Saturday, December 19, 2009

The Judge's Eggnog

Although this is not my Pink Saturday post, Beverly at How Sweet the Sound asks us to think about holiday traditions this month. For this Saturday, she asks us - Tell us about your favorite holiday tradition.


When I was a young woman, I led a fast and exciting - or hectic and desperate - life in New York City. And there I met a man I thought I would settle down with. That thought was brief, as he turned out to be a cad. But oh, he was a handsome and fascinating cad!

He lived in a penthouse studio apartment on lower Fifth Avenue. It was not as glamorous as it sounds - it was only a studio - but it was far, far nicer than the room I rented from a painter in a SoHo loft. He was the first man I dated who owned a gentleman's overcoat, and who regularly wore a tie to work. He was conventionally handsome, yet he wore his hair long and swept back from his brow, like a 19th century poet.

He had grown up in wealthy and powerful circles. His father was connected to the Federal Government. He had been twelve or thirteen years old when his mother divorced his father to marry a Supreme Court Justice. He spent his teens with his mother and stepfather.

During our only Christmas together, he took a typed index card from a recipe box, and fixed for me something he called "The Judge's Eggnog."

The recipe is so simple I still remember it after all these years.
  • 1 cup bourbon
  • 1/2 cup brandy
  • 1/2 cup rum
  • 4 eggs
  • 1 pint of French Vanilla ice cream
Put it in a blender and drink it up, with a sprinkling of fresh-grated nutmeg on top.

He had a little tin grater for the nutmeg. A little compartment in it kept the whole seeds. I had never tasted fresh nutmeg before, and it was amazing.

It's a strong and relentlessly boozy concoction, but the '50s were different times, and a booze-laced cup of Christmas cheer was surely welcome at Washington holidays. I can imagine a large punchbowl full of the stuff being ladled into cups for law clerks, senators, and petty bureaucrats.

When my romance failed, for some reason I ended up with the typed index card, but if I still have it today it's lost in old boxes and papers. I remember it well, though; it was typed and had a small colored picture of eggs on it, and the initials WOD, for the Judge.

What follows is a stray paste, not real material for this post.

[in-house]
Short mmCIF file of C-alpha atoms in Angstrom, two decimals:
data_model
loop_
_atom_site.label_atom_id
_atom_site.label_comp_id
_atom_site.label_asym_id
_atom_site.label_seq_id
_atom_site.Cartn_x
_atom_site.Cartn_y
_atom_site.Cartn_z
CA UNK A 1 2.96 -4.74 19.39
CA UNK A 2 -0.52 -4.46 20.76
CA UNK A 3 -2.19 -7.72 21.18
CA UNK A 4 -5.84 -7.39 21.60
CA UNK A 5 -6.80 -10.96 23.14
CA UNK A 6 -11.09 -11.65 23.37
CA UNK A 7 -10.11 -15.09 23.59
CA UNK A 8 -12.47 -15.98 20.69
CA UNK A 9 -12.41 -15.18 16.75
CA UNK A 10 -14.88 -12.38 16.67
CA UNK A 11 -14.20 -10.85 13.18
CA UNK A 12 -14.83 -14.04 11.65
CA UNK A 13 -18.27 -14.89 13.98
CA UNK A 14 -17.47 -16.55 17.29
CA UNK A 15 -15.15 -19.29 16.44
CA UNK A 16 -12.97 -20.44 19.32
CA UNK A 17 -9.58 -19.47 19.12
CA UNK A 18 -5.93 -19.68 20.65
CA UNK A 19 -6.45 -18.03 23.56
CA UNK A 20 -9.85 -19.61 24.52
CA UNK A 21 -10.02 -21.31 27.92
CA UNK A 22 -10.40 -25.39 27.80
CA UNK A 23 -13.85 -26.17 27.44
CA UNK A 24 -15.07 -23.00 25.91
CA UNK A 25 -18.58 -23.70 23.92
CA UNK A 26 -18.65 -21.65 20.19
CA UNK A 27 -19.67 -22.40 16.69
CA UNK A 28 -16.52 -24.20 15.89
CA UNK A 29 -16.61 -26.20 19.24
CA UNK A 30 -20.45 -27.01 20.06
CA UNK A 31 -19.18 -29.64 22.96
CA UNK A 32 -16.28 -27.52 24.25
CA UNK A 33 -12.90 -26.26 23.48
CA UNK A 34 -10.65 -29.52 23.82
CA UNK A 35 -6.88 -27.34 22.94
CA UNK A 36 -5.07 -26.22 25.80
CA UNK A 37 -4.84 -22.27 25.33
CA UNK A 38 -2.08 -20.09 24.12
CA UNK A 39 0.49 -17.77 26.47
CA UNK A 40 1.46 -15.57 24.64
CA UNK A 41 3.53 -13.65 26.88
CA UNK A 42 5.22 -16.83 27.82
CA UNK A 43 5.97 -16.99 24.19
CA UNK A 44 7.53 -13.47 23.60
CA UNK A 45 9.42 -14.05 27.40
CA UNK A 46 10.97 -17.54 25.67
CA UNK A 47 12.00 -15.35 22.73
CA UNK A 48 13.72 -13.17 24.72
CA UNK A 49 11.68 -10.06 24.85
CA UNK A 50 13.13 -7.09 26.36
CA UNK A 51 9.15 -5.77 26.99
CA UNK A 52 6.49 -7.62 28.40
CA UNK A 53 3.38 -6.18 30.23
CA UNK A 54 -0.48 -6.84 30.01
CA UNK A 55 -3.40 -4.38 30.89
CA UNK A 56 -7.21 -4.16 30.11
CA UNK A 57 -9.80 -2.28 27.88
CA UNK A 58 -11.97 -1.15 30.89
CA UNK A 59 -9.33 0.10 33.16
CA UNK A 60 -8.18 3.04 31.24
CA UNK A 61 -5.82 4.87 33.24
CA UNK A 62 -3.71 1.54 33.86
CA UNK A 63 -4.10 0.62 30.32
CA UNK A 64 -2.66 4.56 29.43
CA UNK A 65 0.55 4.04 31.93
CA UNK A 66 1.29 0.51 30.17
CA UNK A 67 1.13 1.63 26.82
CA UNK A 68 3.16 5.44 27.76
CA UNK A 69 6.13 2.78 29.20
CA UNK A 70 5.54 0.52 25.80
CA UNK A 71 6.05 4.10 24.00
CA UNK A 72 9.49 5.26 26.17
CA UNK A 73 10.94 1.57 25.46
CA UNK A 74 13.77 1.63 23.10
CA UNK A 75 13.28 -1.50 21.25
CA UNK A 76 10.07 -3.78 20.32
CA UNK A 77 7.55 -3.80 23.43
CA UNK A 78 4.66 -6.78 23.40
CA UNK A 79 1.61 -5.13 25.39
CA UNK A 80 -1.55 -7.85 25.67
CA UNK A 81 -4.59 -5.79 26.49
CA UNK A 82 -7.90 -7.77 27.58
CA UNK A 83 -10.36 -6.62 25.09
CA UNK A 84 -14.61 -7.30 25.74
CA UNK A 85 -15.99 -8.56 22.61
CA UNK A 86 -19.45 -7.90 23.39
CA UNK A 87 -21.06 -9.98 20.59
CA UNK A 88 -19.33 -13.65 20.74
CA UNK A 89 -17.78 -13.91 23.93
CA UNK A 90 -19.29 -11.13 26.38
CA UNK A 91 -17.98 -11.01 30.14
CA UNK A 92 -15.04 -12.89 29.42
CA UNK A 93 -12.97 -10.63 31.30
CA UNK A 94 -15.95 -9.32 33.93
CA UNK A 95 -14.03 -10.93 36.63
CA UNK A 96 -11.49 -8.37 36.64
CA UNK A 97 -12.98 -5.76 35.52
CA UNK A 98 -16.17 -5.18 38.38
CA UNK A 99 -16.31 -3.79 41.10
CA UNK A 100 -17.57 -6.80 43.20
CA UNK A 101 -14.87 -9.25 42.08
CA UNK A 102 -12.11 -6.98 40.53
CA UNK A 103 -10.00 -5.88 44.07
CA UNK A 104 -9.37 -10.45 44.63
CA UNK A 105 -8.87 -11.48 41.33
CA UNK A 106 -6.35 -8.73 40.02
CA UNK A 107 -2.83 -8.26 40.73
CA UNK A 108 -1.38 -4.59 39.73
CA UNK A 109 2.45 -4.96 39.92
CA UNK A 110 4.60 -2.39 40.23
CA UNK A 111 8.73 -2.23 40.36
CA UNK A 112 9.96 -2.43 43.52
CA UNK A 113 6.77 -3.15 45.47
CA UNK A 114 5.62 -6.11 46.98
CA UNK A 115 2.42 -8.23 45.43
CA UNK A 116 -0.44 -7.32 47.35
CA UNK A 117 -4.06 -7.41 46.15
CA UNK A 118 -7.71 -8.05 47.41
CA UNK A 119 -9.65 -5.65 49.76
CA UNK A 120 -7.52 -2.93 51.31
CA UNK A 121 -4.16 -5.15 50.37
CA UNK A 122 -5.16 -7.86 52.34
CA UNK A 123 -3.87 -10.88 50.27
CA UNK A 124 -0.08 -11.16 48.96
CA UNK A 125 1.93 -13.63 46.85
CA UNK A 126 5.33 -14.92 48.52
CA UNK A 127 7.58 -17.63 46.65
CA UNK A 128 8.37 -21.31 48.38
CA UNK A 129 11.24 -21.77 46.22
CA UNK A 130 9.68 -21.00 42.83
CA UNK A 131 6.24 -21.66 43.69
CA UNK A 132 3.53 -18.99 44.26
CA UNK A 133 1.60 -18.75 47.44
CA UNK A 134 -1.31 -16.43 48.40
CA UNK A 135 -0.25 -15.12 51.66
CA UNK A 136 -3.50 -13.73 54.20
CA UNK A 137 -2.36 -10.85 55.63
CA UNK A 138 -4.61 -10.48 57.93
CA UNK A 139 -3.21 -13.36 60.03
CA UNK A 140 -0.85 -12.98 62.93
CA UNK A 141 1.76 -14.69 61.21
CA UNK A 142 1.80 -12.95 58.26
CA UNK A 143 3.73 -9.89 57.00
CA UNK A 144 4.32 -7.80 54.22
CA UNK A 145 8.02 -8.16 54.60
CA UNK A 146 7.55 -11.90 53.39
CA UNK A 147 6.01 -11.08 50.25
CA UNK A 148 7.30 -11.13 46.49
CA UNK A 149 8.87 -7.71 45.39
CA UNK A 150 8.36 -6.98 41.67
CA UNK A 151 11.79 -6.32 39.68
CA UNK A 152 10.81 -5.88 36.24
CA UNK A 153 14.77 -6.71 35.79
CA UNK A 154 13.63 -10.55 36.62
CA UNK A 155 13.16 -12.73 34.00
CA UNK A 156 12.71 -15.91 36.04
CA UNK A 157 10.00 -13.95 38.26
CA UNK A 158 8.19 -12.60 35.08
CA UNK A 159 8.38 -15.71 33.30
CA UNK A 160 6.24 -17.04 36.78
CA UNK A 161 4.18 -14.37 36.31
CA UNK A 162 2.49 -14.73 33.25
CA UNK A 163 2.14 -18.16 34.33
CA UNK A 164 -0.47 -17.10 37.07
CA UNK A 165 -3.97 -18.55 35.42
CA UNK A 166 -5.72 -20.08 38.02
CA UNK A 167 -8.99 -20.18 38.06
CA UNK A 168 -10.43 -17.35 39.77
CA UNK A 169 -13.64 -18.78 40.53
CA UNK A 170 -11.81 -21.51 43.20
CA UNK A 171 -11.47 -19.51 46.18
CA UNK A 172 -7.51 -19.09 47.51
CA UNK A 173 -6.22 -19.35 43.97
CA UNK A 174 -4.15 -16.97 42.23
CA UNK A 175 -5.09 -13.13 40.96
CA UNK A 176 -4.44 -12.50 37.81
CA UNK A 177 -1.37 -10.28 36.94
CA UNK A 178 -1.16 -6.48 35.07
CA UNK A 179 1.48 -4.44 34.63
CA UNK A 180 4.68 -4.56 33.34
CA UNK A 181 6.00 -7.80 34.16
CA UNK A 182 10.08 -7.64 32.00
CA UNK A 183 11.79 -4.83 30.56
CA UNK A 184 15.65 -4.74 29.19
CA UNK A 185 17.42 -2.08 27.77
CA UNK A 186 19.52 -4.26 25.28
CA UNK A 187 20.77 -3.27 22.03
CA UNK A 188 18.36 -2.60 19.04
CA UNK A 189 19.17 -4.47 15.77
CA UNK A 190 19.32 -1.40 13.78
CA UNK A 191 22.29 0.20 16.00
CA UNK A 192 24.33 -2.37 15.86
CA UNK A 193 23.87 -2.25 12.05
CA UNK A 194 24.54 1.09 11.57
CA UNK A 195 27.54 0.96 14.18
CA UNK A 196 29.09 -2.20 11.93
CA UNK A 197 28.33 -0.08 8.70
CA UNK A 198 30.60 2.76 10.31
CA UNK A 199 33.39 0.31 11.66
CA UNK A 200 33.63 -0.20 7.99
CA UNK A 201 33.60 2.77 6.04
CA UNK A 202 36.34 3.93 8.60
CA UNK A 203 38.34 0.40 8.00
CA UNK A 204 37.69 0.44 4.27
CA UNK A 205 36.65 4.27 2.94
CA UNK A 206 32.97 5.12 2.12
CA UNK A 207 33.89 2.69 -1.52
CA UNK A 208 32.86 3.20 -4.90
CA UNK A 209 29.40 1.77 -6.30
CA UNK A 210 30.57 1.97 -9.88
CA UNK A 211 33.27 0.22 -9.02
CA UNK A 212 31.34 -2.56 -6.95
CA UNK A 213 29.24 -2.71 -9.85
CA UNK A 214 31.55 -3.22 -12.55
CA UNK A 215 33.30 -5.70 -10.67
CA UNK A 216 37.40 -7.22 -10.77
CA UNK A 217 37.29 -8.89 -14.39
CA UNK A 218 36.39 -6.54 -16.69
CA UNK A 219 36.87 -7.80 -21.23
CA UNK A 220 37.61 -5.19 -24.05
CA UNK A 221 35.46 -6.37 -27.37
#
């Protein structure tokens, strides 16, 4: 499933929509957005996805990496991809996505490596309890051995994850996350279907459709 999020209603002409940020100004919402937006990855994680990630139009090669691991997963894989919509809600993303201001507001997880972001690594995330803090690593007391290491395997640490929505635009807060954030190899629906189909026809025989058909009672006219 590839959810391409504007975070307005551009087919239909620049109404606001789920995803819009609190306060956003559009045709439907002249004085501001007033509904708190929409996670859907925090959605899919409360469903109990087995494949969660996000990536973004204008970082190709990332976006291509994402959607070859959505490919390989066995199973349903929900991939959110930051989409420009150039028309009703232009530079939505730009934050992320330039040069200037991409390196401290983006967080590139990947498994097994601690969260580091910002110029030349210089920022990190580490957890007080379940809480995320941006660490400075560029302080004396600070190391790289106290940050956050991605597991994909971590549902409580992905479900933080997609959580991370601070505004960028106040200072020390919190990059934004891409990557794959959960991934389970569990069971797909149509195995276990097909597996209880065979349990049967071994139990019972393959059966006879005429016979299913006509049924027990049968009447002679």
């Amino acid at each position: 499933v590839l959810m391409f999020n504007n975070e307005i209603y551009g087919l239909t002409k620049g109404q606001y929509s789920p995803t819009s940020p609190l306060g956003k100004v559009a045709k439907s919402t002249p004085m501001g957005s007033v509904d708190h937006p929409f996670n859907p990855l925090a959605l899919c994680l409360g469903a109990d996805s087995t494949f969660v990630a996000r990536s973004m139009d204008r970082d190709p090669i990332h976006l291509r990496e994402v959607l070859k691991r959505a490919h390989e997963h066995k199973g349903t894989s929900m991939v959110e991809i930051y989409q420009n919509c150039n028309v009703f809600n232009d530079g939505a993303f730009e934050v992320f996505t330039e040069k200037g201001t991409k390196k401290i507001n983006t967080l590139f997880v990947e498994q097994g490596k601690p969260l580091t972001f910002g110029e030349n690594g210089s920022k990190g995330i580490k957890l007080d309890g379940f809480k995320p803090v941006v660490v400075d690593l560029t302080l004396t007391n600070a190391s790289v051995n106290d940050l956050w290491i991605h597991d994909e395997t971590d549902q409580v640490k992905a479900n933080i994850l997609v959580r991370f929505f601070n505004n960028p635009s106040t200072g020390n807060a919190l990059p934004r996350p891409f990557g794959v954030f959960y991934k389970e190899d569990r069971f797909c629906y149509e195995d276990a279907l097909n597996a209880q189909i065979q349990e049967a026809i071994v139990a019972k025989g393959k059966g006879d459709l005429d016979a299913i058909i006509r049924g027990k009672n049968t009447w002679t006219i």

At Christmas, I sometimes promise to serve the Judge's eggnog, - but gathering the various components - blender, ice cream, eggs, all that booze - always seems too complicated, and I usually abandon the idea. Still, each Christmas it pops into my mind - "Hey, how about we whip up some of the Judge's eggnog?"

But I never do. I don't like hard liquor anymore, and even if I did, I don't like my booze sweet and cloyed with cream. And these days, I hesitate at serving raw eggs to anyone. But there's another reason, behind all that.

From all I've heard and read, I have no doubt the Judge's eggnog fueled much personal drama and strife in the Judge's holiday household. The Judge was a great man, deeply committed to his ideals, but his personal life was filled with acrimony, discord, marital infidelity and strife. He was highly ambitious, egotistical, and intolerant of the weaknesses of others.

My friend lived with the Judge at an age when kids need strong role models. He didn't speak much of those years, but published biographies mention the man's unhappy relationship with his children by his first wife. It would be hard to live with a man who expected so much of others yet had such profound personal failings himself. Holidays would be difficult in such a household.

My friend's own personal life, I came to learn, was not very different from his stepfather's. After we broke up, I remained in touch with him casually, and at one point he told me with amusement that I was the only one of his former girlfriends who hadn't filed legal action against him.

So, no, the Judge's eggnog has not been a holiday tradition around our house. And it never will.

But fresh-grated nutmeg? That's one thing I kept, and for that I remember him fondly.

8 comments:

Blondie's Journal said...

What an awesome story...in spite of it being a little on the dark side, it was quite entertaining and a little sad.

I'm glad you never made the eggnog. I don't know why... Best just to suggest doing it every year!!

Happy holidays! :-)

xoxo
Jane

ifthethunderdontgetya™³²®© said...

Just clap your hands!

/beck
~

Tristan Robin Blakeman said...

that sounds like some potent eggnog. LOL No driving home after that one!

Happiest of Holidays!

My Crafty Little Page said...

Romance, intrigue, climbing in and out of NYC windows - now this eggnog story. I'm getting fresh nutmeg tomorrow! Love the telling of this story, G. Have a wonderful Christmas. xoxo Nancy

Kate said...

Great story. Potent eggnog. I wonder if he's still serving up the Judge's Eggnog at holiday time.

Love the freshly grated nutmeg; that sealed the deal for me. I'd drink a cupful right about now and then slumber off to sleep!

Happy Holidaze...

Nancy @ La Chambre Rose said...

The nutmeg is definitely the keeper! Wouldn't it be interesting to write a book about what/whom we tossed and what we kept throughout our lives? A thematic diary...or memoir.

Thanks so much for stopping by my blog.

Beverly said...

Glennis, I am glad you shared this event from your life. I guess he must have fond memories of you since you filed no legal action. ;-)

My husband loves eggnog, but not so boozy.

Life with Kaishon said...

Such an interesting story about your life. I loved every word. It reminded me why I love visiting here. There is always an amazing photograph, an amazing story and an amazing bit of wisdom in your posts. Thank you : )